Most Americans don’t need to worry about any of these issues—digestive efficiency, amino acid content, anti-nutrients—because we don’t consume protein in isolation or from a single food. These differences would only become important for someone on the threshold of protein deficiency.

For everyone else, the health effects of the entire protein package are more important.

When we eat beef, we get protein, essential minerals and vitamins, yes, but we also get hefty doses of saturated fat, cholesterol and other heart disease risk factors, with very little of the beneficial polyunsaturated fat.

With plant-based proteins such as nuts or soy foods, we get good amounts of fiber and polyunsaturated fats, a different mix of essential minerals and vitamins, and many other compounds that appear to have health benefits.

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Making room for more plants

We can best understand the health effects of protein-containing foods by using randomized trials to assess their short-term effects on disease risk factors, such as blood cholesterol and blood pressure, and epidemiological studies to assess their long-term effects on specific disease risks and overall mortality.

Our research group conducted prospective analysis of more than 130,000 men and women who were followed for up to three decades. Total dietary protein was not associated with total mortality or other outcomes, but mortality increased with higher consumption of animal protein and decreased with higher amounts of plant protein.

Although some evidence suggests that total protein requirements may be higher in older age, the same pattern a favoring of plant proteins was observed in the elderly when the outcome was poor.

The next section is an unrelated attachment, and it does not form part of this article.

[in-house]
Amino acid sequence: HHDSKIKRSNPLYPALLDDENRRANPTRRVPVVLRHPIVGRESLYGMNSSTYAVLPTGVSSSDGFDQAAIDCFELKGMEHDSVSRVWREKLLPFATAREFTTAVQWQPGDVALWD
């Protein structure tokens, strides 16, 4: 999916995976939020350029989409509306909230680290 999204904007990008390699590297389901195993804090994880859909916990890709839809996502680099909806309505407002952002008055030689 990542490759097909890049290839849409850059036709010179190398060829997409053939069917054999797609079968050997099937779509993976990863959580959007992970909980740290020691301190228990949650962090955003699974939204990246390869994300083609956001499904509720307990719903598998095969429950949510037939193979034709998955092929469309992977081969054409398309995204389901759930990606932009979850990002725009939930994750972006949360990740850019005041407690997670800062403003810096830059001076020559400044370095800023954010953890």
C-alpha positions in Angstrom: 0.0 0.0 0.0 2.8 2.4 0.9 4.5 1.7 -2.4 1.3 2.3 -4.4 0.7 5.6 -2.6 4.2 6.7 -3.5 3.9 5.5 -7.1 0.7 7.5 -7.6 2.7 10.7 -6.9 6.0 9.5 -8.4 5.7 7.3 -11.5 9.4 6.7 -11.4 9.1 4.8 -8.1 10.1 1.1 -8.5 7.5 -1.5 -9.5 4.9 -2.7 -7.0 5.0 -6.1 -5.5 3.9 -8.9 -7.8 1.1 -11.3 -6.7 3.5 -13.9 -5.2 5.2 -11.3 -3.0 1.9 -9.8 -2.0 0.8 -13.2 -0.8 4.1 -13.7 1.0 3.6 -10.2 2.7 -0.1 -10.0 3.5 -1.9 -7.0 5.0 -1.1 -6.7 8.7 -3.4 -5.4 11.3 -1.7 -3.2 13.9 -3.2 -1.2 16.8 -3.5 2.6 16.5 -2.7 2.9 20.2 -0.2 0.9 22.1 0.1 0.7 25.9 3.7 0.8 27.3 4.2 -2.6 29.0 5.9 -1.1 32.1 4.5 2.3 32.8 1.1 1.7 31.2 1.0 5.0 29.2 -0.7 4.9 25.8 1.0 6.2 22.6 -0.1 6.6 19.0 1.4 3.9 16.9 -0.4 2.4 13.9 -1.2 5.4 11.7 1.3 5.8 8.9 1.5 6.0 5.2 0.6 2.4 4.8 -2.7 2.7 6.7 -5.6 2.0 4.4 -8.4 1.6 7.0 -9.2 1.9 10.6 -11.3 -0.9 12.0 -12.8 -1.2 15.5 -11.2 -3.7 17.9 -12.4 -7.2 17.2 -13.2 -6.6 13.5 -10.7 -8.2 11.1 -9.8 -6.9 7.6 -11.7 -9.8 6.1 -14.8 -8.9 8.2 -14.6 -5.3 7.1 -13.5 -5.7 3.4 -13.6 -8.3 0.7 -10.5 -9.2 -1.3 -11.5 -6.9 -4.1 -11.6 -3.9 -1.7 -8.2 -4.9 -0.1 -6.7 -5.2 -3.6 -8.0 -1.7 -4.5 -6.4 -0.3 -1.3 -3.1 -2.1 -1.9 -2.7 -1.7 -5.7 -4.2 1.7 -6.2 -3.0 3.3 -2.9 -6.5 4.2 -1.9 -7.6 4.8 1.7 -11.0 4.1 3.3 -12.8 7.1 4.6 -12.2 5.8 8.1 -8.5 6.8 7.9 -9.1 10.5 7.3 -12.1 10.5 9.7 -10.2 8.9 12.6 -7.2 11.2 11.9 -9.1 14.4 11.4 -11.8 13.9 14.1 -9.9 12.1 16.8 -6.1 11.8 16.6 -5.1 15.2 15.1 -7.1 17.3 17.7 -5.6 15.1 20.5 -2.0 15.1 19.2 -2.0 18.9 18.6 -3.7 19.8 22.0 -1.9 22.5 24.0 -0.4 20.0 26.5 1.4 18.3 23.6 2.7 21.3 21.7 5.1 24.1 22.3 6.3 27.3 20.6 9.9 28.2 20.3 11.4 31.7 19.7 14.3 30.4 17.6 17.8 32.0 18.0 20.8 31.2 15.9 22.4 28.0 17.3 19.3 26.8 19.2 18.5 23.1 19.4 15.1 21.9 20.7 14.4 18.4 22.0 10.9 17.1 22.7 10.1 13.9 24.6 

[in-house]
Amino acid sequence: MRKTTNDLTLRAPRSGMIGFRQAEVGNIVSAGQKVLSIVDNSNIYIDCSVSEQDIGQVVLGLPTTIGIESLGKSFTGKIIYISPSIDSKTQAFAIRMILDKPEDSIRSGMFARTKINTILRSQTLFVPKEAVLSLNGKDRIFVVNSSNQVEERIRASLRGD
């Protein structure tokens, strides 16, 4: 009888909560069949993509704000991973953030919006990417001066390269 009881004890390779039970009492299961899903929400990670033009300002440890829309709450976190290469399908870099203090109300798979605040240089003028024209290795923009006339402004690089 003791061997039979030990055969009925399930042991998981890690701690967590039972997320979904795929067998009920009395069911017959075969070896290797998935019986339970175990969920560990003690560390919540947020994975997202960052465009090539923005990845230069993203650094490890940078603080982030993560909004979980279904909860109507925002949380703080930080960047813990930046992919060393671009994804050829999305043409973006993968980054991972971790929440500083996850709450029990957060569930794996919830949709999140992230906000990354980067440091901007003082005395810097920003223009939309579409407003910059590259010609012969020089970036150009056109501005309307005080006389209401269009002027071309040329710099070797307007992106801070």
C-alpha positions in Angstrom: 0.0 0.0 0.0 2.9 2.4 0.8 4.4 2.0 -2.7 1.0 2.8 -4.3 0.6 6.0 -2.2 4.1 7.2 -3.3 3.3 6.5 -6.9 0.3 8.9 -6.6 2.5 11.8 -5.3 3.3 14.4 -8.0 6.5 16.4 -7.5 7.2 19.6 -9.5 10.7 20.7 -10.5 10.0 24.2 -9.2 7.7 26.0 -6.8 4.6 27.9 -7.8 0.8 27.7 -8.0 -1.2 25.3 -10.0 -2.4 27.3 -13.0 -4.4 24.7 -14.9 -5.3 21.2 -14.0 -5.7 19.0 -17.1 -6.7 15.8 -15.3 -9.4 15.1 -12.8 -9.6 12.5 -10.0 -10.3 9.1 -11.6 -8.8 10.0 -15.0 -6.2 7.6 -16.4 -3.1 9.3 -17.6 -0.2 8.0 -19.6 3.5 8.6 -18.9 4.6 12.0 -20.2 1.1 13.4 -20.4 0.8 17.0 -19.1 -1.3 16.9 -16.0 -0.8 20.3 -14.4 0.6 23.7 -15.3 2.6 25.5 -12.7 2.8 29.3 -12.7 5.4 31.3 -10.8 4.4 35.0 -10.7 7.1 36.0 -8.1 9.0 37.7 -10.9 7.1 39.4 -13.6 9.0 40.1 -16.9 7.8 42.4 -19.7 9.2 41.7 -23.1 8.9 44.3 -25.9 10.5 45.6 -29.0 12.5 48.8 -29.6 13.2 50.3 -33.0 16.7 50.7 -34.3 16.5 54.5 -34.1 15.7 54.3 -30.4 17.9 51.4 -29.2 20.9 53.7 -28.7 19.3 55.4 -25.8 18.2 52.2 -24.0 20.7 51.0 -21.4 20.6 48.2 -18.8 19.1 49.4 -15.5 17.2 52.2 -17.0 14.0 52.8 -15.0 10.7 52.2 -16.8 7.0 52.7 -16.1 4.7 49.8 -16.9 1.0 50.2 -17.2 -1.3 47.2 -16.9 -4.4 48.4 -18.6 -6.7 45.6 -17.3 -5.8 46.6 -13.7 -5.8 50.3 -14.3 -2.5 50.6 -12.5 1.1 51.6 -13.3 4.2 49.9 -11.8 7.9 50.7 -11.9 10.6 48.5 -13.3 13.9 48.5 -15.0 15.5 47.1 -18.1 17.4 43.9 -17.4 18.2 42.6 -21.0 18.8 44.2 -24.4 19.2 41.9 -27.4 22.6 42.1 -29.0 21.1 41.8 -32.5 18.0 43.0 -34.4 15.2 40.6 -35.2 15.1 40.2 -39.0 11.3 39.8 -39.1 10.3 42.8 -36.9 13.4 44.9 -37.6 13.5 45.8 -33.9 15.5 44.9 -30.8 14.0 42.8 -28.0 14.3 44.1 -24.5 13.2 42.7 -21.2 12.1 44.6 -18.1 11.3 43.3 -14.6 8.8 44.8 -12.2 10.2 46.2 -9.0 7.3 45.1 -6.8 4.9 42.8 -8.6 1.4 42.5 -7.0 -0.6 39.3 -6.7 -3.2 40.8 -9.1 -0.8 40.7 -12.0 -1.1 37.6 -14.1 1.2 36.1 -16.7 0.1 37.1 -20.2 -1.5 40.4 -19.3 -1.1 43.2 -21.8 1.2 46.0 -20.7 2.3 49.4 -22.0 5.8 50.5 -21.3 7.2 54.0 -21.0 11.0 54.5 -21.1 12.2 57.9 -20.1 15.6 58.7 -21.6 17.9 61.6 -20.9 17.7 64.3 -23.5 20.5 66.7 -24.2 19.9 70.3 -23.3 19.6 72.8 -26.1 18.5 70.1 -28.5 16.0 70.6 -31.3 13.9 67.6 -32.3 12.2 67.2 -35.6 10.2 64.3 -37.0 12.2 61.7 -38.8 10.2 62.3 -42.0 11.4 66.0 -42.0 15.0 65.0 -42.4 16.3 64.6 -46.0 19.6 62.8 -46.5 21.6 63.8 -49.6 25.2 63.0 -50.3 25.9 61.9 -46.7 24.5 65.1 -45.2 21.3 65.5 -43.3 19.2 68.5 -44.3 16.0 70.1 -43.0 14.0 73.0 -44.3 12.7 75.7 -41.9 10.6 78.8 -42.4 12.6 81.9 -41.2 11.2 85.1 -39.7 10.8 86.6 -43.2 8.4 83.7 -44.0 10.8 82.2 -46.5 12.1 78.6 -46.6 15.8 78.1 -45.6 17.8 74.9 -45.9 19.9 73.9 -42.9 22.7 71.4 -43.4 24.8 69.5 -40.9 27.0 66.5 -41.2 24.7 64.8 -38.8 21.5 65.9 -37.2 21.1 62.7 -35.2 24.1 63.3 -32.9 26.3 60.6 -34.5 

Protein and calorie needs increase with pregnancy and among serious athletes, but with no clear advantage of animal versus plant sources. For those who feel “better” with more animal protein, I suggest slowly incorporating more nuts and soy into their meals, which can also be satisfying and delicious.

The benefits go beyond improving your health. At this point in human history, it is also important to consider the role of food choices in preserving a sustainable planet for future generations. Although eliminating the use of fossil fuels is the highest priority, we have little hope of avoiding disaster unless we also change our diet to be more plant oriented.

Although this would be a big change for many Americans, the traditional diets of Asia, Africa, Latin America, and the Mediterranean region provide plenty of flavor and attractive examples.

This does not mean that we have to eliminate steak or parmesan cheese from our diet, or go vegan, although that is an option that some would like to pursue. Research has shown that the child with about two servings of food of animal origin per day can be both healthy and sustainable. This might mean a cup of yogurt plus 3 to 4 ounces of chicken or fish.

So instead of large servings of animal protein at every meal, focus on adding more plant-based protein to your plate, such as lentils, tofu, chickpeas, peanuts, nuts and beans. Make your diet as varied as possible, include a wide variety of fruits, vegetables and whole grains. Not only is this a smart dish, but it can also unlock new flavors and exciting dishes. The benefits include better personal health now — and hope for future generations.